Also like many small Australian towns, Narrogin had its resident flock of galahs. Sometimes a place would have corellas and sometimes, in the east, cockatoos; but galahs it was for Narrogin. Come the evening and time to roost, the birds would make the fact obvious with mass screeching flights. I’d wonder if there would be any rest that night but, like model citizens and unlike human beings, the flocks would quieten to silence as darkness grew.
A road the other side of Narrogin’s defunct station was Galah Central. A few corpses over there seemed to bear witness to an attempt to mow them down. There were more than natural mortality could account for and, given an excuse to bet and given what I know of people, I’d have my money on that.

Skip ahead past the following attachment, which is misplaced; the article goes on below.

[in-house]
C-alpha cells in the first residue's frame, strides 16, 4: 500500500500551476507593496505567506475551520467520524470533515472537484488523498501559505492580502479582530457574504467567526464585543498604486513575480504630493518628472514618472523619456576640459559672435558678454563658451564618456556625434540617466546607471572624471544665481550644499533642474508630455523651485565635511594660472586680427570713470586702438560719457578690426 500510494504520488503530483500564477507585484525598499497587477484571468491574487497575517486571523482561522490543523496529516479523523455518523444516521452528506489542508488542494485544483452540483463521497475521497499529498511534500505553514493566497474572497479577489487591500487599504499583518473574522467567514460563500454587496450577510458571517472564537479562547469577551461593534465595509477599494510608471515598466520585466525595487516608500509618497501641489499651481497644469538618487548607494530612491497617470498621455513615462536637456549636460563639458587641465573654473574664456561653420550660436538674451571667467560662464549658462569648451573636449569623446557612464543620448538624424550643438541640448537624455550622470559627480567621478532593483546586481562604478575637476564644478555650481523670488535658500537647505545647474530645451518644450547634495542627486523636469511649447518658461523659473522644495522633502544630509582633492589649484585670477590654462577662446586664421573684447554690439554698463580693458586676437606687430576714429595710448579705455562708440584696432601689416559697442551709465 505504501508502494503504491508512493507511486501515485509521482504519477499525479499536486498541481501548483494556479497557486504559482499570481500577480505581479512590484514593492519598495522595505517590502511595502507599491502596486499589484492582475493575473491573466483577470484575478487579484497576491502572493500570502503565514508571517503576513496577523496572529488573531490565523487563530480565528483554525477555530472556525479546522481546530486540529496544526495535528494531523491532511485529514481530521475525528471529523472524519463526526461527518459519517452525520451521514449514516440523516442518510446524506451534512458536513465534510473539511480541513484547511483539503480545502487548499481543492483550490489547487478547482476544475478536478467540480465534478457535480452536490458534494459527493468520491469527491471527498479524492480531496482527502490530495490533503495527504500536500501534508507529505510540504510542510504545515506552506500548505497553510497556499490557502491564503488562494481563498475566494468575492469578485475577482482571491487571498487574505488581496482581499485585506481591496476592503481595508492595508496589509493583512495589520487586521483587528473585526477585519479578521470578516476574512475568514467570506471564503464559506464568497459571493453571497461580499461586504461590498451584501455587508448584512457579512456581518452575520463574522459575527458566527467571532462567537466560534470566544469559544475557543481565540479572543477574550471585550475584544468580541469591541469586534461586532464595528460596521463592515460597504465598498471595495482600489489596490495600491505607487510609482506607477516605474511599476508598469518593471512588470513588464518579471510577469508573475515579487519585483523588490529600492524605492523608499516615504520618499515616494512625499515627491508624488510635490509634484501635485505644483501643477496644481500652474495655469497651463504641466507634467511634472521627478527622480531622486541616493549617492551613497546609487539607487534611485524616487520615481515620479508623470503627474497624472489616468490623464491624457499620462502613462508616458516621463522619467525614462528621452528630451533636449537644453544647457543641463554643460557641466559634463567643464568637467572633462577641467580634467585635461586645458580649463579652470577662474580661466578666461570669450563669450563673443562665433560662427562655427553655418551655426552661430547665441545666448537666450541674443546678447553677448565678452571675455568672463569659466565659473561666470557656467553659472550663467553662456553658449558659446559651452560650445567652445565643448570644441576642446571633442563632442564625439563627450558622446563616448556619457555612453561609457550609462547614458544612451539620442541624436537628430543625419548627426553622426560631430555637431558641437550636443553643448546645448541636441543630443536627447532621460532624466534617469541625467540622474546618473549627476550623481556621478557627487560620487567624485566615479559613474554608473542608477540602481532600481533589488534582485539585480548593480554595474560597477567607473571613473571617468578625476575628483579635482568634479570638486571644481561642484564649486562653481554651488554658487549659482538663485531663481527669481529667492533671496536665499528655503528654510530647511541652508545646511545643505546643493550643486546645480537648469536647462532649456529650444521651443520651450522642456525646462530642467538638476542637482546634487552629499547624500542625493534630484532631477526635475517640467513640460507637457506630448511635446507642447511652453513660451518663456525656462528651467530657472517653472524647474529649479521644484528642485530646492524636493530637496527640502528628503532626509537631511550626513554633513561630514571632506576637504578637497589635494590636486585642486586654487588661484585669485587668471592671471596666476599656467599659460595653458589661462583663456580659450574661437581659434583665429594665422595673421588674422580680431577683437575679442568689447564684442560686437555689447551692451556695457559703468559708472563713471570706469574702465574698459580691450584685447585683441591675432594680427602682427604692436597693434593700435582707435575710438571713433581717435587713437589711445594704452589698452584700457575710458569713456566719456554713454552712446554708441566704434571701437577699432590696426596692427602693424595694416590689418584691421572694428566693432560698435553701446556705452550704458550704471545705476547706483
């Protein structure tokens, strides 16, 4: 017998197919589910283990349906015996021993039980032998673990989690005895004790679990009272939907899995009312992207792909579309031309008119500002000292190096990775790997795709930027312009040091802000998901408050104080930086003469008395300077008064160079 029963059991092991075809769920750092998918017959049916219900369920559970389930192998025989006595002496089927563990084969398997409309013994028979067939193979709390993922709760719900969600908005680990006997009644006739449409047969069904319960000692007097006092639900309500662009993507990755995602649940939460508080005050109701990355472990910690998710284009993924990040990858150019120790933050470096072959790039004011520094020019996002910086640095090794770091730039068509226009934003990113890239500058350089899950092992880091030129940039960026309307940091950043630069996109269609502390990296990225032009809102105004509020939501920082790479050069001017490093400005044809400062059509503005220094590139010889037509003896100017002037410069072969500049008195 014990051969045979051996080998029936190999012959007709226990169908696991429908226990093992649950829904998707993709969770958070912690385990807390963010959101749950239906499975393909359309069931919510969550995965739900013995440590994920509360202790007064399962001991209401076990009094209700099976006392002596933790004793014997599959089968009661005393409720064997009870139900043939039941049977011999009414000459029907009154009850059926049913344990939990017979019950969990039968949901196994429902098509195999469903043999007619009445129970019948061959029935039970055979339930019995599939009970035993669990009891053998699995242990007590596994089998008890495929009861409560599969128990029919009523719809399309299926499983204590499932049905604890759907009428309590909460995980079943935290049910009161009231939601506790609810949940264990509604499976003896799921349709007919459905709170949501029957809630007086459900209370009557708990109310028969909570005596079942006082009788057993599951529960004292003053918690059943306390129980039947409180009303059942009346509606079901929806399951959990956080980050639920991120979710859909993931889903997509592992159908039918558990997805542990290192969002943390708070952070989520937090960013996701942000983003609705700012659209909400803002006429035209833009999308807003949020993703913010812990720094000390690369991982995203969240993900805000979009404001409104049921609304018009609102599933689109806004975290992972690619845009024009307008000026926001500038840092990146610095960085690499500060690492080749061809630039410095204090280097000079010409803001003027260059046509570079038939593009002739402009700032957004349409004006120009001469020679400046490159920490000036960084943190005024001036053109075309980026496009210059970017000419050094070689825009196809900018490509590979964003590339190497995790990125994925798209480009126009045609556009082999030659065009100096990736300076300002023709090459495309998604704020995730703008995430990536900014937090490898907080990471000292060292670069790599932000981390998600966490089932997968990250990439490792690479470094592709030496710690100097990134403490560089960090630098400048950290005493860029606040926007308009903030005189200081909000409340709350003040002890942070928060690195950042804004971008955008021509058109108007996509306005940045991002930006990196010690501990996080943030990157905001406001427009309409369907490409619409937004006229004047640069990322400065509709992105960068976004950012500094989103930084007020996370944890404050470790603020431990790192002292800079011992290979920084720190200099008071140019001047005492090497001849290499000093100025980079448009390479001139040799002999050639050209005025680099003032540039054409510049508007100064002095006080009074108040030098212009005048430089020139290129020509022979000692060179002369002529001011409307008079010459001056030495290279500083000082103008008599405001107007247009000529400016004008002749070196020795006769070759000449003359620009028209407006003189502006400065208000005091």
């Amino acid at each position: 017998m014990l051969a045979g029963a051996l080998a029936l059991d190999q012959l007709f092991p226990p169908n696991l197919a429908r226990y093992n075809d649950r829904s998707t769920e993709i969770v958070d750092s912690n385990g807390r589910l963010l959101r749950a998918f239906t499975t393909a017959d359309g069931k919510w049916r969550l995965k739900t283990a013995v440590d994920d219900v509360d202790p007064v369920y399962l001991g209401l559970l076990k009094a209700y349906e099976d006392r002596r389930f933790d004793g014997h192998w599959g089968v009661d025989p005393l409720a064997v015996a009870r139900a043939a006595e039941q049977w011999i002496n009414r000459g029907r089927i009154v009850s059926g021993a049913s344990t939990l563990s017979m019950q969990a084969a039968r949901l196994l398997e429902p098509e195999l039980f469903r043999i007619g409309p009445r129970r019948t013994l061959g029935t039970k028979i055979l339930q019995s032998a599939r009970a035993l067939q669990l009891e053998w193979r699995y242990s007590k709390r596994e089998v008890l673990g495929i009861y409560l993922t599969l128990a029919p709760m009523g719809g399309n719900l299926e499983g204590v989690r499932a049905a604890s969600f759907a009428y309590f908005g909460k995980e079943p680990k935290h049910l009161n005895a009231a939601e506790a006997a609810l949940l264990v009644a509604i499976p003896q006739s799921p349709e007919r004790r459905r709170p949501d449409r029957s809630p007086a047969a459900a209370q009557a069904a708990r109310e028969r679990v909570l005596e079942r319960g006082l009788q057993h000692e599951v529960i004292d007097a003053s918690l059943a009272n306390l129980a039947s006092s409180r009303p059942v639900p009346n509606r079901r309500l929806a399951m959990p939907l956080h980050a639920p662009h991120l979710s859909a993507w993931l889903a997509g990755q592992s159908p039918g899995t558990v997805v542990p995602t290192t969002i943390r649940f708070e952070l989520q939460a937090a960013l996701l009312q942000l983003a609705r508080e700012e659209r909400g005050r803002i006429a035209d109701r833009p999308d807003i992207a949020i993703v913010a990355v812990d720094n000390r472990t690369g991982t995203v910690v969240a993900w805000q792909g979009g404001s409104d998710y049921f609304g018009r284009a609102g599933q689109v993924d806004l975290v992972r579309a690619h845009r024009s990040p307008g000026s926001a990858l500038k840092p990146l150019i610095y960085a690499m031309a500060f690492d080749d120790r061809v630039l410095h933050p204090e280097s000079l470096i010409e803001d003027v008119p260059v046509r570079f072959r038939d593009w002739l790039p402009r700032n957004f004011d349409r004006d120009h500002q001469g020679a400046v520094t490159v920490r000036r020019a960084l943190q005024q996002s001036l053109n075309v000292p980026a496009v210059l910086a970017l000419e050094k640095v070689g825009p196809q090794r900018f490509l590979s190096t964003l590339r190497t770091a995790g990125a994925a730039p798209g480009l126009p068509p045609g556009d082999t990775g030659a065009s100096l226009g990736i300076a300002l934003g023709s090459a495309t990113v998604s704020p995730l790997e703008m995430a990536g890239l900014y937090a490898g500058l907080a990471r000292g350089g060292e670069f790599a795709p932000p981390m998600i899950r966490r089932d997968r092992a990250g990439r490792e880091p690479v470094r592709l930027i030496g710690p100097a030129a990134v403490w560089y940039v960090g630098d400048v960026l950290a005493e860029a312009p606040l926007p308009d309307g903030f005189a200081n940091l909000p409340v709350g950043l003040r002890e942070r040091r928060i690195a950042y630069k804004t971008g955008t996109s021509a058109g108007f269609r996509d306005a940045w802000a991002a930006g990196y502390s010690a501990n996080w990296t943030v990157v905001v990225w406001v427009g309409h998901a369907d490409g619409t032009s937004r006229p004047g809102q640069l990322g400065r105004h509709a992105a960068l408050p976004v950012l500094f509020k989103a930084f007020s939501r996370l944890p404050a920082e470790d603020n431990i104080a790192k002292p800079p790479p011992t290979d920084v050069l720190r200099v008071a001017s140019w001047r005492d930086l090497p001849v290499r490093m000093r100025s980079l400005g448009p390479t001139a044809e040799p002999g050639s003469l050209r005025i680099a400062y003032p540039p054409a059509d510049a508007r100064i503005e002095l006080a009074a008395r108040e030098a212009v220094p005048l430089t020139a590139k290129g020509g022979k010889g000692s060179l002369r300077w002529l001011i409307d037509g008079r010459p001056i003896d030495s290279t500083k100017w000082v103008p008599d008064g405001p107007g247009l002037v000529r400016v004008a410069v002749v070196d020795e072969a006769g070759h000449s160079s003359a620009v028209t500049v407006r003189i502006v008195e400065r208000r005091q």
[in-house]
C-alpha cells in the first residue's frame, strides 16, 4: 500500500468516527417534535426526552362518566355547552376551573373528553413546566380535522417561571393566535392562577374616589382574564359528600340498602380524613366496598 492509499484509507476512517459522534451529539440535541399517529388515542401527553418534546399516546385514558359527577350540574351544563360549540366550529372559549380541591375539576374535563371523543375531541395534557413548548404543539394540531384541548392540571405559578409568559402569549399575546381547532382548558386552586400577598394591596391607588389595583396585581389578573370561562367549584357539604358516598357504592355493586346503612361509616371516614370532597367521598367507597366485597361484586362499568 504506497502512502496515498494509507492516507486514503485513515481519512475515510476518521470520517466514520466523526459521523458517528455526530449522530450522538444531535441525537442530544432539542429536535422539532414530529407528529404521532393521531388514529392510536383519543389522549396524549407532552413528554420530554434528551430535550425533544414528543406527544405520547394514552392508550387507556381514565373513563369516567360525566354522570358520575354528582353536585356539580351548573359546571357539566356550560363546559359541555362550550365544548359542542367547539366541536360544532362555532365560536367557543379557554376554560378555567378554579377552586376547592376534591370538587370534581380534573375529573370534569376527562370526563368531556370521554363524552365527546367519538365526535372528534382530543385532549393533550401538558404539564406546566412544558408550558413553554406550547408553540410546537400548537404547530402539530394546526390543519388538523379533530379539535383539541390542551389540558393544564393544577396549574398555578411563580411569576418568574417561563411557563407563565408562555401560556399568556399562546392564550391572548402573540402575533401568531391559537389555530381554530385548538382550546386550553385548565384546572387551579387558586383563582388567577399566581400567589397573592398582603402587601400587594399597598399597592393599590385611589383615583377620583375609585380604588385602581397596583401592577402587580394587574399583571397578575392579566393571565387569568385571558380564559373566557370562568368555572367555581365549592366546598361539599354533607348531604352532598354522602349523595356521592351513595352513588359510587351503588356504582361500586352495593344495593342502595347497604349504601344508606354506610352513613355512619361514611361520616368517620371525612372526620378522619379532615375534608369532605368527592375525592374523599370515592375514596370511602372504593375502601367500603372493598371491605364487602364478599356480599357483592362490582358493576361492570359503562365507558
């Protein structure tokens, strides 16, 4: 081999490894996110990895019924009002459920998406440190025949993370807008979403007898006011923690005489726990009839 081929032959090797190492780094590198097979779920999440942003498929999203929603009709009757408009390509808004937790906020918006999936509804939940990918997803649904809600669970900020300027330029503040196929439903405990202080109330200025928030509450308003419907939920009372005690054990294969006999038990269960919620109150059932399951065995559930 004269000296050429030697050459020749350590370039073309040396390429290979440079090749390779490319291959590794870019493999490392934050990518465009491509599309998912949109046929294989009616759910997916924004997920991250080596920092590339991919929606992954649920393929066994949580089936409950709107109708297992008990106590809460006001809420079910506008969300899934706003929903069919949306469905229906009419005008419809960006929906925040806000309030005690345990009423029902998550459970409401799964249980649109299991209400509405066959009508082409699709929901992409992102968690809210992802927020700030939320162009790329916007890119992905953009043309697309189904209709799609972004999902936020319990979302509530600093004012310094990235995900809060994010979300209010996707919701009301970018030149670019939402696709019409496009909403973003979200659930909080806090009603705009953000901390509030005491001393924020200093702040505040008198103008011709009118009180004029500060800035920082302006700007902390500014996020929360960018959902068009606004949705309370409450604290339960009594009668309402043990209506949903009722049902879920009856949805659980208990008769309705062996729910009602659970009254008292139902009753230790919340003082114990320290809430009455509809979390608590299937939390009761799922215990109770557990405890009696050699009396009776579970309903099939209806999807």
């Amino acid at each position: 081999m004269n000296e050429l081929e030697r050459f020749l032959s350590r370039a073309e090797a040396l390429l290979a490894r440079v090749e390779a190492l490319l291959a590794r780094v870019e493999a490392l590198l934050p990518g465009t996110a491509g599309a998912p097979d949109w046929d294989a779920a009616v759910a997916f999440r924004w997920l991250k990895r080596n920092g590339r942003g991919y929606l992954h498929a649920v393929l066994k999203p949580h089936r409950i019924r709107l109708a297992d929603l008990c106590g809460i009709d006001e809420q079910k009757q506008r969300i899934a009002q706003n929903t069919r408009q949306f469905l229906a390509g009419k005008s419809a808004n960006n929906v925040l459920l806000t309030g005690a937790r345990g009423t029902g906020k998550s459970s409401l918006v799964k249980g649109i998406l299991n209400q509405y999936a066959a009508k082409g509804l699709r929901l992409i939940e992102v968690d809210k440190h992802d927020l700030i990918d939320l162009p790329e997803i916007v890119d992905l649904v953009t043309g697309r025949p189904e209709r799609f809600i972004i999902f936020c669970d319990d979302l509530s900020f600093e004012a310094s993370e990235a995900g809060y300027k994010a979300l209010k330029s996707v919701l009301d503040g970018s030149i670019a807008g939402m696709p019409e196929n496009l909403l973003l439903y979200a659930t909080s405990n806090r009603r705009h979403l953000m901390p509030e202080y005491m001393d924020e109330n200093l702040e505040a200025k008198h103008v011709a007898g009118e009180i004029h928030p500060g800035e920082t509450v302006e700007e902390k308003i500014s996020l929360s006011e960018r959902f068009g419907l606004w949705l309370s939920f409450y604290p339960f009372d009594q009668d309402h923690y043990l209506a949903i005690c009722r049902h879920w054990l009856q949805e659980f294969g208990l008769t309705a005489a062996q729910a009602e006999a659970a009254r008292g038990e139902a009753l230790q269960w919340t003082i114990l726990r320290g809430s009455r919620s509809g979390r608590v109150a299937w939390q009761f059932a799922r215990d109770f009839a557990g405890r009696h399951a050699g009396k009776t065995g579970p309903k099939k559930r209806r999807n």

In any case it was a grisly farewell from the town next morning – not much mitigated further south by a little reserve created from a railway company dam. In another culture shift, I wondered why a train business would construct a reservoir. The answer must lie in Australia’s lack of water which, as much as coal, powered early railways. This particular dam grabbed what it could from an arid landscape to supply both the station and its locoshed.
That was the Narrogin lesson: loadsa space; not much water.
Any birds in the reserve? The odd dusky moorhen, and coot – exactly the same species as we get in Europe. How did such a crappy flier naturally end up in both places? And the highlight of a little eagle. Not a sniff of a lifer. My next stop was to surprise me with that. ⇐ ⇒